Once upon a time, my mother was alive

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  Palestinian woman  Photo: Sharif Karim

Her body is cold. Really cold. She lisps no words; she catches no breaths; the sparkled eyes are centered somewhere on the ceiling, and she twinkles not. Her heart beats not; her very lovely smiles are seen not; she screams not, and she moves not. Everything around seems unusual—the white coffin she is enforced in, the keffiyeh over her shattered head, the spots of blood beneath her neck and the stained, dirty floor.

My mother –the passionate mother, the loving and soothing– was a mother, who left an infant child behind to tell this callous world of her own story. She grew young— she grew up—she grew old—she loved—she smiled—she laughed –she cried—she wept—and she is gone! An Israeli airstrike penetrated her heart. The heart that could flood the whole world with tenderness, sympathy, passion and love was uprooted by an Israeli female soldier (or mother), whose heart is a place where darkness, inhumanity and arrogance advance, as she advances in age.

That was ten years ago, when the Aqsa Intifada first erupted. I myself was 11 years old. Never had I thought that my mother would die in front of my eyes. I remember every minute detail; the sun was hung in the middle of the sky, and schools’ students were rushing home. My mother and I were going to pick up my brother, but the Israeli Apaches hit us. They alleged that they targeted a passing resistance leader. They targeted us, actually. I survived somehow because my mother embraced me tightly to her chest, and jammed me to the ground. She got all the hits. And died!

For moments I was lost in thought, and I became a grownup. I promised the sacred corpse to tell the whole story. I always begin with “once upon a time, my mother was alive”.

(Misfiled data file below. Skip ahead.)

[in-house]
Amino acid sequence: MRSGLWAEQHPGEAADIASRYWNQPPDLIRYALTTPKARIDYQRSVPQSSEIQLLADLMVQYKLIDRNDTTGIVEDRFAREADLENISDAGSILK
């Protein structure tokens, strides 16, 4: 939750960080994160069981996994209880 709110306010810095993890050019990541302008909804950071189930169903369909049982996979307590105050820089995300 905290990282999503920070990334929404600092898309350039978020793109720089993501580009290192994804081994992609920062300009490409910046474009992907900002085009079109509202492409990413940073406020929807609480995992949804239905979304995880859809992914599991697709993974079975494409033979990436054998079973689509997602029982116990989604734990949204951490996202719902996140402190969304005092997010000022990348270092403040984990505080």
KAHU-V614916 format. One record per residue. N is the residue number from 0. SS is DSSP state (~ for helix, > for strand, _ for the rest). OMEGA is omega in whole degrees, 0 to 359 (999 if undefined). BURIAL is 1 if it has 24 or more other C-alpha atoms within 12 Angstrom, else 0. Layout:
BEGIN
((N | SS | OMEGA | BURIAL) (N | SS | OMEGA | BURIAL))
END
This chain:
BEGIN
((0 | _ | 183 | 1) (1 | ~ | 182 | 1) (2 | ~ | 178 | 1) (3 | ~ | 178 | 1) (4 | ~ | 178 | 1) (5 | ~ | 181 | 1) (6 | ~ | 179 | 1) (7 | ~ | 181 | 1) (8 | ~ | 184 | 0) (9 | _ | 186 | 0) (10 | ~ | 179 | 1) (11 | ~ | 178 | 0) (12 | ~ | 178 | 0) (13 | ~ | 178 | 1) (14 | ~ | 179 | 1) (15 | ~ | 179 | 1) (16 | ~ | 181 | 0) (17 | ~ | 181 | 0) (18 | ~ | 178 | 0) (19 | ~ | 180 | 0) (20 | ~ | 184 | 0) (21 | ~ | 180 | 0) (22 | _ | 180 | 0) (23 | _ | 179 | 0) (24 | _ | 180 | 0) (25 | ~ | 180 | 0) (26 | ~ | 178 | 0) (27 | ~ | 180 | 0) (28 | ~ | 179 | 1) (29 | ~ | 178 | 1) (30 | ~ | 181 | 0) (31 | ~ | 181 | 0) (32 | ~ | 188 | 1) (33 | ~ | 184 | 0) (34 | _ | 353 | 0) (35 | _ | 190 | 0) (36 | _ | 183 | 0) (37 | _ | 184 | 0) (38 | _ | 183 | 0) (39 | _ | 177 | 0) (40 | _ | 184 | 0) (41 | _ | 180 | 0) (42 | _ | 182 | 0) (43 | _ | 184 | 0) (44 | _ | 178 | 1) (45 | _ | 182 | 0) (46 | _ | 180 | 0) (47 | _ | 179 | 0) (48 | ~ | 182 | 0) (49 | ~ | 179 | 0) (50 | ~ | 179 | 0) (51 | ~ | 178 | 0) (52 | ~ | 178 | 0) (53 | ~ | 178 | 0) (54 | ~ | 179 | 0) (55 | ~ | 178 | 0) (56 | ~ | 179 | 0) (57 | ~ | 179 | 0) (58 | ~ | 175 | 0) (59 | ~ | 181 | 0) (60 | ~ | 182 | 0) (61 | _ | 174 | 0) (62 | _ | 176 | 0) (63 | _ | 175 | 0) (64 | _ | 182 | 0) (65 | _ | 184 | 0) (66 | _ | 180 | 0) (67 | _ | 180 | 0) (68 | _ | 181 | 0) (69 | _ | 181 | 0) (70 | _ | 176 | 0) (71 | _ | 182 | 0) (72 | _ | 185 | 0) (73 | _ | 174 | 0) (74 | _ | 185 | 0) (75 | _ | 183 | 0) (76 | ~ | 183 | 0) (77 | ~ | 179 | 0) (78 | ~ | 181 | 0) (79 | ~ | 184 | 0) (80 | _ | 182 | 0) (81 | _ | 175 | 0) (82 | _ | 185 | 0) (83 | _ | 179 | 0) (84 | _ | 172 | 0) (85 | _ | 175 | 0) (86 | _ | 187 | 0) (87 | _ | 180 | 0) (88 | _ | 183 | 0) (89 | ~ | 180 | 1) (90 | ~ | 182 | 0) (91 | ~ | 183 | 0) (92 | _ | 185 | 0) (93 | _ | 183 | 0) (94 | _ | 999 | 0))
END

About Waleed al-Meadana

Waleed al-Meadana is a 21-year-old Palestinian. His grandparents were expelled from Jaffa. He is a lecturer at the University College of Applied Sciences (UCASGaza).
Posted in Gaza, Israel/Palestine, Occupation

{ 9 comments... read them below or add one }

  1. just says:

    What a beautiful and heartbreaking tribute.

    I feel as though I know both her and you.

    Thank you. May your pain ease with the comfort that your Mother must be so very proud of you.

  2. Thank you, Waleed. I’m awed by you, your inspiring work and words, your breath-taking tribute to your precious mother with her total love for you and your brother.

  3. Pamela Olson says:

    Thank you, Waleed. Allah yerhamha. She would be proud that you have become such an eloquent witness and writer.

  4. I wrote about my friend’s affliction. His name is Mohammed. It’s his mother I am talking about. He told me the whole story and I shed lights on parts of it using the first person narration because most Palestinians share the same story. It never came to my mind that you would think it is my mother. Sorry because I did not make these things clear throughout the text.

    My mother is alive. I offer Mohammmed all my condolences !!

    • waleed, thank you for the explanation. when i read it i assumed you were writing in the first person narrative but did not assume it was your own personal story. it is very powerful in its simplicity. i am sure there are many children who have lost their parents in this conflict, and adults as well who lost their parents when they were young. it is important to give voice to this kind of pain and emotion. thanks again.

  5. just says:

    Waleed– as I felt before, your Mother must be very proud of you, and I am happy that she is still alive and able to kiss your eyes.

    And thank you for remembering Mohammed’s Mother so beautifully

  6. Refaat says:

    Waleed is a solid talent… Keep writing, bruv.

  7. YoungMassJew says:

    Waleed, thank you for sharing your friend Mohammed and his mother’s story. Words can not describe how I felt reading this from my affluent bubble with a sizable Jewish population. I wish I could get more Jewish people to read these stories. I offer all my condolences to Mohammed as well.